My Rating: ★★★★☆ (4/5)
Synopsis from Goodreads:
Subhi is a refugee. Born in an Australian permanent detention center after his mother and sister fled the violence of a distant homeland, Subhi has only ever known life behind the fences. But his world is far bigger than that—every night, the magical Night Sea from his mother’s stories brings him gifts, the faraway whales sing to him, and the birds tell their stories. And as he grows, his imagination threatens to burst beyond the limits of his containment.
The most vivid story of all, however, is the one that arrives one night in the form of Jimmie—a scruffy, impatient girl who appears on the other side of the wire fence and brings with her a notebook written by the mother she lost. Unable to read it herself, she relies on Subhi to unravel her family’s love songs and tragedies.
Subhi and Jimmie might both find comfort—and maybe even freedom—as their tales unfold. But not until each has been braver than ever before.
I wish this book was never written, I wish this book was based on pure fiction. I wish the author never had the reasons to write this book. At the same time, I’m very thankful that this book exist because it seriously opened my eyes to the cruelty of humanity.
The Bone Sparrow is a book about refugees and asylum seekers that is told by a young boy’s point of view. It’s a book that will hit you hard in the face with the reality of our world while also giving you beautiful prose and endearing characters.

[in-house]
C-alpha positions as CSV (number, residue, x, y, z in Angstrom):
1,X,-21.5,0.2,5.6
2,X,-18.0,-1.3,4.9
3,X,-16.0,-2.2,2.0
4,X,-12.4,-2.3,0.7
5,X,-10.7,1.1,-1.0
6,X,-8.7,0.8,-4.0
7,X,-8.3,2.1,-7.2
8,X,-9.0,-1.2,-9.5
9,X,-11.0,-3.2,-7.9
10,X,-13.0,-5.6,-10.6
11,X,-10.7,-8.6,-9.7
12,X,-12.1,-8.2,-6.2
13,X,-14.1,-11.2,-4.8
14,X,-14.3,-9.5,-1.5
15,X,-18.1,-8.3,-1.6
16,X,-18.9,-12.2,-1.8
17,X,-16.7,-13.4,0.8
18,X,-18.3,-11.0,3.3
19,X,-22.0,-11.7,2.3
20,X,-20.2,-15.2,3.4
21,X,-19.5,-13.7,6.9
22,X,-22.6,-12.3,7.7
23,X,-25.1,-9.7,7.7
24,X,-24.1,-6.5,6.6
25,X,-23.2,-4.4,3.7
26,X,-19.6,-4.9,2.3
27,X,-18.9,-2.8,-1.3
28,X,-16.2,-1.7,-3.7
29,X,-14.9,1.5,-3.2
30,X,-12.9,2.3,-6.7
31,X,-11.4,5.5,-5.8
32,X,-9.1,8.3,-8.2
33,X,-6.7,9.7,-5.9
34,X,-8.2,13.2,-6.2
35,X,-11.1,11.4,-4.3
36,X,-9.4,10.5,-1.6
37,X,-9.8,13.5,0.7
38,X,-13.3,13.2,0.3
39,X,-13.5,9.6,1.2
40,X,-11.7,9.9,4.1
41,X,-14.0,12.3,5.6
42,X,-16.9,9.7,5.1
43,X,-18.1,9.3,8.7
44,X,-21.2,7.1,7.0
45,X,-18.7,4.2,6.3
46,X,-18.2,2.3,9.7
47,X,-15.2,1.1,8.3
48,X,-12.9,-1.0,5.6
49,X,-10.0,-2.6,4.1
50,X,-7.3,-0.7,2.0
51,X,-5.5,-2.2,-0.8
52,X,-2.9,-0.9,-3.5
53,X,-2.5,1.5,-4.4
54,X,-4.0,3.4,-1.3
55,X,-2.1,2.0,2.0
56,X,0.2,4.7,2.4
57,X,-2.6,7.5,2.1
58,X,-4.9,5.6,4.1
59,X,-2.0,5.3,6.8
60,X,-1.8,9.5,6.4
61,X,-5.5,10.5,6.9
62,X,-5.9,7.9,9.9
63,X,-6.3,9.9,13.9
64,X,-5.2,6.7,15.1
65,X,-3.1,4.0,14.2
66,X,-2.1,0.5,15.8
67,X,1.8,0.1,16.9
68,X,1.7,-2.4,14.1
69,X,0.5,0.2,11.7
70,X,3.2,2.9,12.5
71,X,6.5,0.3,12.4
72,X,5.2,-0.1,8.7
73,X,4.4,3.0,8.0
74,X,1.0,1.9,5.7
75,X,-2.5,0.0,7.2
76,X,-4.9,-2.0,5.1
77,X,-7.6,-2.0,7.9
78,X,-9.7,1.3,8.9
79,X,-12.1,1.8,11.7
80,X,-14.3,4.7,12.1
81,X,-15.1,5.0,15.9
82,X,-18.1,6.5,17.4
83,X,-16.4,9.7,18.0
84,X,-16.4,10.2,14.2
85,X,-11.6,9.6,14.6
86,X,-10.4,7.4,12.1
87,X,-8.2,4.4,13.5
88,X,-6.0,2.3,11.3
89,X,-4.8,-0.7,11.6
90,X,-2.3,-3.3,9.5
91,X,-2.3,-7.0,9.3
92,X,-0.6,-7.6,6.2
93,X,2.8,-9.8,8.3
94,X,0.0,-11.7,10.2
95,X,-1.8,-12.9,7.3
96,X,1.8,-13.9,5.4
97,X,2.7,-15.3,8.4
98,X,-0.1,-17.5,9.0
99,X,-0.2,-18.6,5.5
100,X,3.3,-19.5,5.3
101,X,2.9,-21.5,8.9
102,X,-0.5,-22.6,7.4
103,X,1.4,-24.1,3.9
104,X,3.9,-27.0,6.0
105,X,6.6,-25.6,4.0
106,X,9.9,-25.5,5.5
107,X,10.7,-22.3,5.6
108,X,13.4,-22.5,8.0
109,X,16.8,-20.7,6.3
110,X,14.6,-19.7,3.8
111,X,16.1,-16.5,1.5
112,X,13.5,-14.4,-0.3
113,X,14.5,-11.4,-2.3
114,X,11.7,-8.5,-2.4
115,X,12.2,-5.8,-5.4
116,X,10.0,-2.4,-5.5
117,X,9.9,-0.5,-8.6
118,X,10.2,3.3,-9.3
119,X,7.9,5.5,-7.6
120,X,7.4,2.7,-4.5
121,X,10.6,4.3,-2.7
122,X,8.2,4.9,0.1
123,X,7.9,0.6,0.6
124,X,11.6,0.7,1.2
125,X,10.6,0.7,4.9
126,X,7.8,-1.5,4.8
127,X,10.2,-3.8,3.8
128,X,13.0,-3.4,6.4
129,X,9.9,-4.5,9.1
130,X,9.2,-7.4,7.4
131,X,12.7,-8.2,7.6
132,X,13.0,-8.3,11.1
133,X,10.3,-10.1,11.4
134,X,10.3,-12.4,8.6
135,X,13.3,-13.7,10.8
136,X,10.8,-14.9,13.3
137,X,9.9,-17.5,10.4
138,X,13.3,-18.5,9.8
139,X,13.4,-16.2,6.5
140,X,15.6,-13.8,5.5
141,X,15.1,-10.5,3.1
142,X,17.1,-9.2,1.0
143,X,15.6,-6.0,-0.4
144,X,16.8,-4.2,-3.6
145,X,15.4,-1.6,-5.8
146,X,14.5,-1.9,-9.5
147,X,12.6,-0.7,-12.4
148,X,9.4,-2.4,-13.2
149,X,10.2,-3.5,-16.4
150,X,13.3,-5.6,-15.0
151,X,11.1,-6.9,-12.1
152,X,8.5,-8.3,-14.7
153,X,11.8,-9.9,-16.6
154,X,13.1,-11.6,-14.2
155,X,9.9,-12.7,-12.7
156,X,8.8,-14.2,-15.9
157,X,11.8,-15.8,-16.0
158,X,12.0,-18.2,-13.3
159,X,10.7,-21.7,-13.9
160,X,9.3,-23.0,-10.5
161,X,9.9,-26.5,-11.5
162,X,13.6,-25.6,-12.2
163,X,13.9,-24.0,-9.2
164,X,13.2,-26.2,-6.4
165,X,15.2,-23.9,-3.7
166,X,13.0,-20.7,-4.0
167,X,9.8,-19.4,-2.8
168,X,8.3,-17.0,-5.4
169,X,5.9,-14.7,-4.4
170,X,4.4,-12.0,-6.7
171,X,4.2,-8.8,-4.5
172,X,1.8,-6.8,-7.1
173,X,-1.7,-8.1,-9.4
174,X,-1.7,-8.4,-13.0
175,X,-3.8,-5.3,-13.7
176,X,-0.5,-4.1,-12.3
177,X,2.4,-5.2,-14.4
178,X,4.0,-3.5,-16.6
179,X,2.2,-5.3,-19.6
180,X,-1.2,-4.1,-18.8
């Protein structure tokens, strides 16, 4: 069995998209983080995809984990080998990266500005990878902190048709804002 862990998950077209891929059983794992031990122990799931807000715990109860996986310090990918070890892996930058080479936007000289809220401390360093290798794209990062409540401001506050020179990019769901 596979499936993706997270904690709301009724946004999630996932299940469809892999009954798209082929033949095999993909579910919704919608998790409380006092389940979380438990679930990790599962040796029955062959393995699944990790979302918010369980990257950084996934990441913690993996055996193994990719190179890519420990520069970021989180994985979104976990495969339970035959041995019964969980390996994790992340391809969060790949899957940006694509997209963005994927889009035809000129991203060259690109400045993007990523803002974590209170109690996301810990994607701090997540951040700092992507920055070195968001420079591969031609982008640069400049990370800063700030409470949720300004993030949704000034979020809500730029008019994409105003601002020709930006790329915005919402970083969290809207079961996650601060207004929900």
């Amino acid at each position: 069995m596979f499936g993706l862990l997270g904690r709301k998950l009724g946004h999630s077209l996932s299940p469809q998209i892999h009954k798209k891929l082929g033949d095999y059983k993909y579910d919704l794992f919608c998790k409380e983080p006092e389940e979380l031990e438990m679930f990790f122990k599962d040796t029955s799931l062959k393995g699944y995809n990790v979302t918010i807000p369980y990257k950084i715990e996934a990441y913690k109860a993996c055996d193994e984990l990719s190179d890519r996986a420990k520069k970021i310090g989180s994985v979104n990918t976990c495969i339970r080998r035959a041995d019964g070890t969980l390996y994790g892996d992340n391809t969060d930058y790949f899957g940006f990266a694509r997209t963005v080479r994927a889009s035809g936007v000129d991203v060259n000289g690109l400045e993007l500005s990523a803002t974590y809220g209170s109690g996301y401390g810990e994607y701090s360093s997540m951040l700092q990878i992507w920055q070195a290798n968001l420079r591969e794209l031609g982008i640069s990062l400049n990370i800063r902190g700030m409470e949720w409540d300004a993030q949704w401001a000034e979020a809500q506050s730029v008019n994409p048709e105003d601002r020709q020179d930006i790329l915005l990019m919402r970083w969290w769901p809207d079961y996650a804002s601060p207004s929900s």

This book is written in a way that it will feel like you’re reading a fantasy book or that it has a touch of magic realism. From a 10 year old’s point of view the story unfolds innocently and dreamy because we get things like, a talking duck or a magical night sea that brings gifts, but it does not shy away from all the ugliness. In fact, you’ll probably get a big dose of some heartbreaking reality of what is happening inside detention centres.
Subhi, our main character, is a young boy who has no memories outside the detention centre because for his whole life that is the only place he got to see. So we don’t get someone who is complaining about what’s happening to them or someone who’s crying for justice, we get this innocent kid who’s trying to understand the things around him. I loved Subhi’s character so much, he’s one of those lovely characters that you can’t help but care for.
The other character Jimmie, a young girl from the outside, was also very endearing. We can surely learn a thing or two from this kid. Despite being sad because of her mother’s death, she befriends Subhi and these two creates a friendship that is bonded by hot chocolate, stories, and innocent love.
The overall pace of the book is slow, and nothing much happens until you get to 3/4 of the book. But the beauty of it is that it allowed the author to give as a clear picture and description on what happens inside the detention centre.
The Bone Sparrow is a book that everyone should read because it’s about something that we all should be aware of. I couldn’t help but cry when I finished reading it, I felt so sad and vulnerable thinking that things like these happen to real-life people. I wanted to help so badly, but instead I was just crying there like an idiot.
I extremely recommend this book to everyone, it’s a poignant and important novel that will surely touch hearts across generations. This book will leave you slightly heartbroken, but above that it sends out a lot of hope for humanity.
Thank you so much Netgalley and the publisher for giving me an eARC of this book.